The moon is always jealous of the heat of the day, just as the sun always longs for something dark and deep.
Be still sad heart and cease repining, behind the clouds the sun is shining; thy fate is the common fate of all; into each life some rain must fall-some days must be dark and dreary.
Henry Wadsworth Longfellow
Some times it is the “imperfect” shots that you end up liking the bestt. Shot this on my way to IKEA, against the sun which made it all dark. But, that is what “makes” the shot me thinks.
Sunday was just as gorgeous as it had been the last week. Summer heat and sun and we wanted to get a lot out of the day. We decided to take the boat out to a small island and have lunch and maybe swim a bit there. This is down by the harbor where our boat and the book cafe I have many photos of are located.
Later in the day we went to the beach as it was a bit too windy and cold to swim on the island - much better in the bay where the beach is.
Sara in the boat
Emma exploring the island
Sara at the beach
This Sunday was the first of many days were we had real summer weather. Temperature kept rising all the following week, but even today we felt it good. Emma and her best friend Maja enjoyed the sun and warmth out in our backyard, playing with bubbles in the late afternoon sun.
Some more bubble fun:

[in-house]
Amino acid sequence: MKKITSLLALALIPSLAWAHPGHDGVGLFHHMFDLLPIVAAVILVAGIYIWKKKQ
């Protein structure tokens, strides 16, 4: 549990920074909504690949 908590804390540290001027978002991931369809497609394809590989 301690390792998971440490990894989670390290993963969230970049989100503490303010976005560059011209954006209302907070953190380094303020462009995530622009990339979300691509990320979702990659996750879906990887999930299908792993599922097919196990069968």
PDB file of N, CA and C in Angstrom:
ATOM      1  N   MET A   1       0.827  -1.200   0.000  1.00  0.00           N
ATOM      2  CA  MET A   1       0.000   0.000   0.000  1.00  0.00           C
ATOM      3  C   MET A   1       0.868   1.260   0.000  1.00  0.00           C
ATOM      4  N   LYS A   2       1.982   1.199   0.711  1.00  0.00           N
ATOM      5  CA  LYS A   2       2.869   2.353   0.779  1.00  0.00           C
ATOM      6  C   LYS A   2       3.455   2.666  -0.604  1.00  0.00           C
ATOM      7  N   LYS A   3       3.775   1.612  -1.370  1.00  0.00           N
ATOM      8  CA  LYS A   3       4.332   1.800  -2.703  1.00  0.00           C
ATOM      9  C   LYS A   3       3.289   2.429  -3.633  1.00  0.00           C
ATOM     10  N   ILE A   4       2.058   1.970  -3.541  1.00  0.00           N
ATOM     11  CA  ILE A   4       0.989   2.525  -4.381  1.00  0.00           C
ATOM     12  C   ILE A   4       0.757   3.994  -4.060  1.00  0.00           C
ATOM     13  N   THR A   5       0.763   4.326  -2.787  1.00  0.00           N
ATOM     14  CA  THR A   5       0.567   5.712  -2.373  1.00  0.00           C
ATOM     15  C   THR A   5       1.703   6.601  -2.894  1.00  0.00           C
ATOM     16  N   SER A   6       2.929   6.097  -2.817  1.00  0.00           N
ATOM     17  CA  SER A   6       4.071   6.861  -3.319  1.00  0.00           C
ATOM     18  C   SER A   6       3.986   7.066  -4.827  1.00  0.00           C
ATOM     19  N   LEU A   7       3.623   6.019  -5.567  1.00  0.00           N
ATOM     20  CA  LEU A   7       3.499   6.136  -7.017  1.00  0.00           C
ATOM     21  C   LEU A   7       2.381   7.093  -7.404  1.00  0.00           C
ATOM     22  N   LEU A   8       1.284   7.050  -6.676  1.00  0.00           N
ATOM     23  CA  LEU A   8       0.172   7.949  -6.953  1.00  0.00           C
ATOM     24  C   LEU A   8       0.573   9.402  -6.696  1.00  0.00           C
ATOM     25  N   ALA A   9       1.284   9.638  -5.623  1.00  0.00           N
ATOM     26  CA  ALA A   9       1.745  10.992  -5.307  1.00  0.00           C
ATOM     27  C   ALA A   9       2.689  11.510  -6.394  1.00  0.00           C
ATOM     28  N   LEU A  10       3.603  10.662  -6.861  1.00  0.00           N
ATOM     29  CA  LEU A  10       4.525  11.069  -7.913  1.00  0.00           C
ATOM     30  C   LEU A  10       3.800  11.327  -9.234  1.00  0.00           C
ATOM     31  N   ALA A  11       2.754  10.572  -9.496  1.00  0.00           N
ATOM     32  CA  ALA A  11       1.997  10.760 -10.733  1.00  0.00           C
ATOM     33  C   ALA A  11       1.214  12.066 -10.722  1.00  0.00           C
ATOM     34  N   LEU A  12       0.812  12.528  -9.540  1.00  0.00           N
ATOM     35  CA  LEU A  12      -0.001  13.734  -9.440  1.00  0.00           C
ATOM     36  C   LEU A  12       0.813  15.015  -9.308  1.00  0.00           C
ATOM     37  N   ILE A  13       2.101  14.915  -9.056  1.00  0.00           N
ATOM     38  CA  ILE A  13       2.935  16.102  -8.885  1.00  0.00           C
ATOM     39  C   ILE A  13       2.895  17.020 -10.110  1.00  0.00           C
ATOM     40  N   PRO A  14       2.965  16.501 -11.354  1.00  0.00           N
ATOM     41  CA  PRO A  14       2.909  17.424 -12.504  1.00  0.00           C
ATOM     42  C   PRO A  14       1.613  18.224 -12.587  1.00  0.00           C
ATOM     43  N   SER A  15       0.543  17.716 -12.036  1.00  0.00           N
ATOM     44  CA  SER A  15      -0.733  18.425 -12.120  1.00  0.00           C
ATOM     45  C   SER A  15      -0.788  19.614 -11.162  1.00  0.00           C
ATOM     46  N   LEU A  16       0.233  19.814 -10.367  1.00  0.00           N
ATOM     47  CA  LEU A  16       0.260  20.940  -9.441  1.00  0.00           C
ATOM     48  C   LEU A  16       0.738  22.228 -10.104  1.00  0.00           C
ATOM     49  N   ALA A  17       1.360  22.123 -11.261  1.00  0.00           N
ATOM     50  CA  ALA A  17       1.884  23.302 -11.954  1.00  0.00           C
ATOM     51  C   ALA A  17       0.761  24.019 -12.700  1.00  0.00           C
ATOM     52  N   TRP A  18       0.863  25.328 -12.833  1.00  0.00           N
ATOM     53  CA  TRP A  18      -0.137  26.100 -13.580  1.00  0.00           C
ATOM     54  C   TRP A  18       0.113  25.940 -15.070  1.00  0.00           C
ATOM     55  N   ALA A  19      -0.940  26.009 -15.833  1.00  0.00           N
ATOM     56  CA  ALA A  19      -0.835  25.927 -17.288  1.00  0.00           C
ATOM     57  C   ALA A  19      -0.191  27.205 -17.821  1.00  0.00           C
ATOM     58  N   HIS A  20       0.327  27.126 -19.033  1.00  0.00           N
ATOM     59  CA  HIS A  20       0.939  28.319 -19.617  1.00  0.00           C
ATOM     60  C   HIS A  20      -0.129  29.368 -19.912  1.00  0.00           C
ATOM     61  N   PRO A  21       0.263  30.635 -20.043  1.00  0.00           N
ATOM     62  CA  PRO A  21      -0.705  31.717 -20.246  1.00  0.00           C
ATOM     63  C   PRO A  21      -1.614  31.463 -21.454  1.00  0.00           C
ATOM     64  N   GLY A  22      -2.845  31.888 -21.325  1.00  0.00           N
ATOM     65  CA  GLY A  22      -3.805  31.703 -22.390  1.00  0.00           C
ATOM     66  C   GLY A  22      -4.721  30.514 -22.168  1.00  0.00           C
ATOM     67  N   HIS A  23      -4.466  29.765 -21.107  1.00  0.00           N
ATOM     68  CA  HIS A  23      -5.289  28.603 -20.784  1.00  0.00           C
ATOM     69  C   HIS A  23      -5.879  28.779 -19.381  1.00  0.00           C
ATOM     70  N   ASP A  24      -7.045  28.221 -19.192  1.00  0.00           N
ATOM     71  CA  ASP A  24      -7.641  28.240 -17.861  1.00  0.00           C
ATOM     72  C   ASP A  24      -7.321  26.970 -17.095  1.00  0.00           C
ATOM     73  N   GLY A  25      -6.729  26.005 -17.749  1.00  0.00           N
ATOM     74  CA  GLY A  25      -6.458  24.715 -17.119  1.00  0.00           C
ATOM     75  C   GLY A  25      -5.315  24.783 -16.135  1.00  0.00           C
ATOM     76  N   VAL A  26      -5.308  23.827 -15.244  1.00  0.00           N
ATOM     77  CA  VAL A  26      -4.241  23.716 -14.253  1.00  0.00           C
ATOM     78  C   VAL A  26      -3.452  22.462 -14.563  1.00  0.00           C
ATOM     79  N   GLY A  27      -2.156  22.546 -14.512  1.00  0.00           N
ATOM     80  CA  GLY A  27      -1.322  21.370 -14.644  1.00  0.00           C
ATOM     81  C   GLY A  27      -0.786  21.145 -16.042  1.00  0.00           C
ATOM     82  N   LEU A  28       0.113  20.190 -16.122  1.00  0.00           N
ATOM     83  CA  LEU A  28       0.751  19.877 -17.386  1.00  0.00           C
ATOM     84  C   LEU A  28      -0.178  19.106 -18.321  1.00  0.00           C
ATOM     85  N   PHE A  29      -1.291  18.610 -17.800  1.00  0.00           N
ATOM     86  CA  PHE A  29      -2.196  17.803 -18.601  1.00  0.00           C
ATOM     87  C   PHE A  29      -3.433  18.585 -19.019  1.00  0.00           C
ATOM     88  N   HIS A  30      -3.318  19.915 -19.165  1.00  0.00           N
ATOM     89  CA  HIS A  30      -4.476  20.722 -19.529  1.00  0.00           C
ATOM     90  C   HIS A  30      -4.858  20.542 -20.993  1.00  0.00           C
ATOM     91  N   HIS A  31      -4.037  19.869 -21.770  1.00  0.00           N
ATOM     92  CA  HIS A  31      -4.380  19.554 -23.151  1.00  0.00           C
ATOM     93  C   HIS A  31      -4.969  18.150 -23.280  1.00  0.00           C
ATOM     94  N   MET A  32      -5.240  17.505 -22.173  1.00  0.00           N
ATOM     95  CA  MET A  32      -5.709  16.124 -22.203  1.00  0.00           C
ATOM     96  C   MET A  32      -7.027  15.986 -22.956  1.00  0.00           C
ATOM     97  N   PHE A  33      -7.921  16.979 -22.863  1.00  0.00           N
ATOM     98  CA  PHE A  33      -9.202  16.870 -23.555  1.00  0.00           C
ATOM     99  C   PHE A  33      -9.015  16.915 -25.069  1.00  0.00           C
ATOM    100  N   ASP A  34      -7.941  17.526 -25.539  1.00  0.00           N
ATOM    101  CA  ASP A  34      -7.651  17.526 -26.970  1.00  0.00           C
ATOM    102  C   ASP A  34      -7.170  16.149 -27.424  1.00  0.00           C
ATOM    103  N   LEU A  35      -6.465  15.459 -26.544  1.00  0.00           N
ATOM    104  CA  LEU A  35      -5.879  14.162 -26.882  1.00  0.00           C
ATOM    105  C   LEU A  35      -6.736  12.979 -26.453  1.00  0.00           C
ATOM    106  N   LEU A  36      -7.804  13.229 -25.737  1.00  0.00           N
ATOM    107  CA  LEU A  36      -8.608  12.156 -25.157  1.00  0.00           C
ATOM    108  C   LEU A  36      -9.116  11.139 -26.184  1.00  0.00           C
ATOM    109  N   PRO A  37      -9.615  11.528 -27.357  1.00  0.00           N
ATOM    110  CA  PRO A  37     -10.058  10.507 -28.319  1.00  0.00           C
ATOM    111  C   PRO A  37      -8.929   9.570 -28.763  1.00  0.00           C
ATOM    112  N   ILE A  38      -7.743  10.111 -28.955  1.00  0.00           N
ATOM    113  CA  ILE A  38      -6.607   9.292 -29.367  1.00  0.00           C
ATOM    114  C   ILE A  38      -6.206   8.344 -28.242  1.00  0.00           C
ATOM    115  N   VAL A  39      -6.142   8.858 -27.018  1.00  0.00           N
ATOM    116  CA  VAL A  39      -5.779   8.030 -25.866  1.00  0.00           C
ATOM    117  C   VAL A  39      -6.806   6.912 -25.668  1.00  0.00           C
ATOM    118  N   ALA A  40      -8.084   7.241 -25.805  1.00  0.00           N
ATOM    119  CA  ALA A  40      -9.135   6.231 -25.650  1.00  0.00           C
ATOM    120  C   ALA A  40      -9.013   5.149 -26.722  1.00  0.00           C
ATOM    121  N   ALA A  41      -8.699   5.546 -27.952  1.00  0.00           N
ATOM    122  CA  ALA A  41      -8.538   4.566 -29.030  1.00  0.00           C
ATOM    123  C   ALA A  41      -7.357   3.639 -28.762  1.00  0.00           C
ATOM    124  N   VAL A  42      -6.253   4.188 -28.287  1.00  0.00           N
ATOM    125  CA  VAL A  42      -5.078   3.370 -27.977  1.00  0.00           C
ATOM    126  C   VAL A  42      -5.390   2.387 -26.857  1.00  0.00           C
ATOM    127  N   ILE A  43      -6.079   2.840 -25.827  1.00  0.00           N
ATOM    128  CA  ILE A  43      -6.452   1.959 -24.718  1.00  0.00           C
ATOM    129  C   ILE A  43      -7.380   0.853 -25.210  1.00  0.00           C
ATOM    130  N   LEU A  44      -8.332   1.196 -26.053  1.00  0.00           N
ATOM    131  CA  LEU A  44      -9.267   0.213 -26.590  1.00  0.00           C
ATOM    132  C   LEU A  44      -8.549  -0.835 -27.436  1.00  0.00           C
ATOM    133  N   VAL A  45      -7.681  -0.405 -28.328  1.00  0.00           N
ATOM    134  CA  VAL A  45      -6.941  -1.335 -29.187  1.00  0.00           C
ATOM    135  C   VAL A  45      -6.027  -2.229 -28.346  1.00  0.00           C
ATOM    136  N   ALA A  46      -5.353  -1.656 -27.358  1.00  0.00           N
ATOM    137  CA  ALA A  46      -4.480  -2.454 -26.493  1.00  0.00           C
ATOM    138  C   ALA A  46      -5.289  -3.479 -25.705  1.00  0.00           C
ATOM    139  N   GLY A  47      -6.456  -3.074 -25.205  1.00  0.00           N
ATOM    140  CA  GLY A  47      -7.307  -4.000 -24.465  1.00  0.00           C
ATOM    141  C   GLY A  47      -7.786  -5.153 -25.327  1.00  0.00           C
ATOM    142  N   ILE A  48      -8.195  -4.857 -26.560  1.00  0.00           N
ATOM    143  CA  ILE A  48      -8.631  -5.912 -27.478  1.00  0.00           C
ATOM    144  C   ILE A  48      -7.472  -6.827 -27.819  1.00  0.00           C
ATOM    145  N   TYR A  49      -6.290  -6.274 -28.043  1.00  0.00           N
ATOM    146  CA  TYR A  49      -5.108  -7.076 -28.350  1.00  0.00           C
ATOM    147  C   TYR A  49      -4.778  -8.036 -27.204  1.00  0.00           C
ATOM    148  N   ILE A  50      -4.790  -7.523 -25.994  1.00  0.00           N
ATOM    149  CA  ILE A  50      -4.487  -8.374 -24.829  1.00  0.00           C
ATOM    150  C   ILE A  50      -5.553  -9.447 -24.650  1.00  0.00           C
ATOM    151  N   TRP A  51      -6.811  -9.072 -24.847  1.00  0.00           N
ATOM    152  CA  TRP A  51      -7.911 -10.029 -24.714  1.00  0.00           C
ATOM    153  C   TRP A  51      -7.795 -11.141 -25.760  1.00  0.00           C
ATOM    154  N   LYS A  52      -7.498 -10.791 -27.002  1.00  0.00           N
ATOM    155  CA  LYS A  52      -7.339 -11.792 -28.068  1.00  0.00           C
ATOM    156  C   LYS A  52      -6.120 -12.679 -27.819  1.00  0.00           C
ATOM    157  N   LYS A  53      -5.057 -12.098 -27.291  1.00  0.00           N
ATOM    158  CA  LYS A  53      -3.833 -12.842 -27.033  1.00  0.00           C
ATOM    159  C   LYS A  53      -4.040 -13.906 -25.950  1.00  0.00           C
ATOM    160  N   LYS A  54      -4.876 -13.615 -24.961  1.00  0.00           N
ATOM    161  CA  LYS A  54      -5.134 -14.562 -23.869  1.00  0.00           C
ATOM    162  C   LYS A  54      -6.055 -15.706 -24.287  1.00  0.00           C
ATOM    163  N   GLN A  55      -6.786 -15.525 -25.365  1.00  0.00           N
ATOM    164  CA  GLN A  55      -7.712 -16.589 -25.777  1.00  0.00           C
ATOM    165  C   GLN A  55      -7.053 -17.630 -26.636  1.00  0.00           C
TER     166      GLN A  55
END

This is one of the iconoclastic images from Bergen, the city where I come from and reside. From Wikipedia: Bryggen Bryggen (the wharf) has since 1979 been on the UNESCO list for World Cultural Heritage sitesThe city of Bergen was founded in 1070. The area of the present Bryggen constitutes the oldest part of the city.
We spent the whole day in the city center, going to the library so the girls could pick out some more books to read, went to see an art exhibition that my youngest daughters’ class had a part in as well as the Master exhibition of the students from Bergen art school. My youngest is really fascinated and interested in art and exhibitions, and loved the guided tour and all the interaction the kids got with the guide.
Afterwards we wandered around a bit in the city as it was a fairly nice day. Some rain, but also sun in between. Further down at Bryggen the Farmer’s market had their sale booths, and we sampled some of the goodies and bought a really tasty brown goat cheese.
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Day 103/366: Morning Glory
“What are you going to do with your life?” In one way or another it seemed that people had been asking her this forever; teachers, her parents, friends at three in the morning, but the question had never seemed this pressing and still she was no nearer an answer… “Live each day as if it’s your last’, that was the conventional advice, but really, who had the energy for that? What if it rained or you felt a bit glandy? It just wasn’t practical. Better by far to be good and courageous and bold and to make difference. Not change the world exactly, but the bit around you. Cherish your friends, live passionately and fully and well with the means you got, within what is. Experience new things. Love and be loved, if you ever get the chance.